Some people got through the long lockdown days by fermenting wild yeast and making sourdough. Ze’ev Fuchs and Shelley Griffel took their leavening in an entirely different direction, with fermented soybean cakes, otherwise known as tempeh.
What started out as a desire to learn something new quickly became a new business making the traditional Javanese soy product for Fuchs, who usually works in Israeli-Taiwanese tourism; and Griffel, a marketing executive; who found themselves with careers on hold and time on their hands.
With jobs furloughed or slowed, and with more hours to fill due to coronavirus lockdowns, people have had had time to think about what they really want to do with their lives. For some, it’s created the chance to try something new, the opportunity to pivot to an entirely new game plan.
“We didn’t think about a business at first,” said Griffel, who began taking video courses to learn how to make tempeh before posting her efforts on Instagram. “Now we prepare it all day long.”
“We have a waiting list,” of customers, added Fuchs.
They were familiar with the soybean cakes from the decade Fuchs had spent in the Far East. Then tempeh was reintroduced to them by their daughter who returned from a post-army trip just weeks prior to the coronavirus outbreak.
The couple first prepared tempeh by hand in their Emek Hefer kitchen, a lengthy process that includes soaking and hulling the bean by hand, and then cooking, drying and mixing the few ingredients before incubating the tempeh for up to 48 hours.
Fuchs and Griffel tried out their tempeh on friends and built up a clientele by word of mouth. Now they’re seeking an industrial kitchen space, having formalized Tempeh.il as a business, adding kosher certification and a website with recipes and links to cooking classes, as well as some 20 locations selling their tempeh countrywide and delivering around Israel.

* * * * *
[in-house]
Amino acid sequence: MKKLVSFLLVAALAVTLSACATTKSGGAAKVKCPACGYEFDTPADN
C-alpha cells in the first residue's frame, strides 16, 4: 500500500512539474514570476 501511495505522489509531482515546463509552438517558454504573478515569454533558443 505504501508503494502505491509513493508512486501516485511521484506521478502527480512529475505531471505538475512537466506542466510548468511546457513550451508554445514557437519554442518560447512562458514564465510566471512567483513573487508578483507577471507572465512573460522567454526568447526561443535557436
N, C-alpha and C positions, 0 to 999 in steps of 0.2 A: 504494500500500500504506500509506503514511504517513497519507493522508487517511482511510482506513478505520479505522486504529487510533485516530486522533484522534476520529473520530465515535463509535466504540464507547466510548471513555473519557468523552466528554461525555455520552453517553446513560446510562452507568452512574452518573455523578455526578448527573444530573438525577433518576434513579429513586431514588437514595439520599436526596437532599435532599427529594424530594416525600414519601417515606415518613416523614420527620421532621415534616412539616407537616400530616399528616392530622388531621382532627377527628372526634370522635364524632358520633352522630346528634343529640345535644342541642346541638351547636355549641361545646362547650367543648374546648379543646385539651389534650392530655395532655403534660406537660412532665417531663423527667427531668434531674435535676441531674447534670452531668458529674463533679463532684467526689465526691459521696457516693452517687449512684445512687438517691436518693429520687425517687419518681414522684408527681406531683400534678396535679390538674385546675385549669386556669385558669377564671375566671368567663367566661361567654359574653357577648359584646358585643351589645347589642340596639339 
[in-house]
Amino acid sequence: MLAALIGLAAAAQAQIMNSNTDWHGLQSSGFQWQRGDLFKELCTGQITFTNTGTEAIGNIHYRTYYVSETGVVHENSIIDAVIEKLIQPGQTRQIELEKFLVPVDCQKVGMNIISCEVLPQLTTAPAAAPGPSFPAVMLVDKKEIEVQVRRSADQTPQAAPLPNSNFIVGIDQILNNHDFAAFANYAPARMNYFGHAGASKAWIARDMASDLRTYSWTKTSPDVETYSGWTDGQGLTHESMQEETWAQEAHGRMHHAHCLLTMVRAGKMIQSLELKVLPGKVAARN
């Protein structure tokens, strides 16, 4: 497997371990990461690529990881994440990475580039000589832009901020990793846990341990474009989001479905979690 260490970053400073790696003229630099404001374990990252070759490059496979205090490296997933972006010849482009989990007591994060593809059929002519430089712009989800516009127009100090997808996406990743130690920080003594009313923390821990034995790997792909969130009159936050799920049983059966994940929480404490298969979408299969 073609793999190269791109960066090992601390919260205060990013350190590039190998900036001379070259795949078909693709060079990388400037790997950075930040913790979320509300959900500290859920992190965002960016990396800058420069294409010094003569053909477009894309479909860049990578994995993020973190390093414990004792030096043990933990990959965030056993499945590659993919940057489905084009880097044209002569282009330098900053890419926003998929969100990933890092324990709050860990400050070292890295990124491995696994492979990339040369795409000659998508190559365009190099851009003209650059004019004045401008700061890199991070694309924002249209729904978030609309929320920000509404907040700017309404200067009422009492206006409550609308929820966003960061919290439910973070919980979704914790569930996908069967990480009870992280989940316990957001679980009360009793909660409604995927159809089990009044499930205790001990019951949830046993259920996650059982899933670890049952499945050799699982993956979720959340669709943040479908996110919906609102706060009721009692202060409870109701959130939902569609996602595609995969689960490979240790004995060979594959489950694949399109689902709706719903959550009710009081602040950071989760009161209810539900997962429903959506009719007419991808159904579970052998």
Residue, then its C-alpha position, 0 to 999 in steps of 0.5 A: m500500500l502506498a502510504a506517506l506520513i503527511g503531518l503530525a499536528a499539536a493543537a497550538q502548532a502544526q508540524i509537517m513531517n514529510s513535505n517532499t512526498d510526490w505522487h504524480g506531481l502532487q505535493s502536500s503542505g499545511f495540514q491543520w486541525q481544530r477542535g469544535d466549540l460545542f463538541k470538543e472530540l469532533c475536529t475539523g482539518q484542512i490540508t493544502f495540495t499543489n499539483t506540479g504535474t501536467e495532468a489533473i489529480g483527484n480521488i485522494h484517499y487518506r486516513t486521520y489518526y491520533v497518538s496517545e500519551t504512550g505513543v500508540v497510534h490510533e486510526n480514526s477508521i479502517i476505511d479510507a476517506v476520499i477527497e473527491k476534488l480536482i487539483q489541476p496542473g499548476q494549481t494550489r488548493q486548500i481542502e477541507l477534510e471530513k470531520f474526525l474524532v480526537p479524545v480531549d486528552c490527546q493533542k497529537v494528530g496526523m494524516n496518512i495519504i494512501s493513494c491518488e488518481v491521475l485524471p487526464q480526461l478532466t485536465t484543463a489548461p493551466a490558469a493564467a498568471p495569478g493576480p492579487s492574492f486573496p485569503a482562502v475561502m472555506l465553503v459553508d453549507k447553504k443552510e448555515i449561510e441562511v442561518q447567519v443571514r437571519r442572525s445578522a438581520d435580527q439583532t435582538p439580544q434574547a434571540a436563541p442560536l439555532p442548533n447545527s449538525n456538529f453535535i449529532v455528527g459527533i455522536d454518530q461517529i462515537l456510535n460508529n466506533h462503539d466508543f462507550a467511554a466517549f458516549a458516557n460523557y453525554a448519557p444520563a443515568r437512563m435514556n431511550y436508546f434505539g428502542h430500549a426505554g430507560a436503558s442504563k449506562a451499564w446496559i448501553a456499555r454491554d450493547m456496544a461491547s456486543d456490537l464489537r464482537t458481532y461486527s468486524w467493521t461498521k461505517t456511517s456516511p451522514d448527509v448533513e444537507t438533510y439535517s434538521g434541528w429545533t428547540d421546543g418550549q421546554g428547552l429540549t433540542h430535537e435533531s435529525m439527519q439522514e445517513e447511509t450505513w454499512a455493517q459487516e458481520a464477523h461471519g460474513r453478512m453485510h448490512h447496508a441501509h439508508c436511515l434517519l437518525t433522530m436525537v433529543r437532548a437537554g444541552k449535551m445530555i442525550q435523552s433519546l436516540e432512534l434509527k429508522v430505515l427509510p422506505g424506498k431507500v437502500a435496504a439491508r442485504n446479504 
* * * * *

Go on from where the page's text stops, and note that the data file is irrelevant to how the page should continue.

(Griffel, the marketing expert, worked on the branding and website while learning how to make the fermented soybean cakes by hand.)
This couple wants tempeh in every Israeli household, whether vegan or not, and neither one expects to return to their previous profession.
“I kind of smirk at the very idea,” said Fuchs. “It’ll be 2022 or 2023 before Asia opens up again. This is a lot of work, but I’m enjoying it.”
Laura Gilinski, vice president for philanthropic partnerships at Start-Up Nation, a non-profit that builds partnerships to Israeli innovation, and formerly at the Israel Museum beforehand, said she’s never had quite so much time to herself, or with her husband and five kids. Gilinski was still working, but from home, leaving extra time to consider other hobbies.
“The whole COVID thing made things happen faster, because I had the time,” said Gilinski, who turned the downtime into downward dog time, training as a yoga instructor and creating a yoga community.
A longtime runner, she was practicing more yoga and took the leap to a month-long yoga training course over the summer. Once certified, Gilinski and fellow yogi Lilach Rubin established Yoga Synagogue-Ah!, a weekly yoga class held outdoors on Tuesday mornings around Jerusalem. The Vinyasa yoga class meets socially distanced in the open air, and like synagogue gatherings, offers the opportunity to gather and give thanks, meditate and move.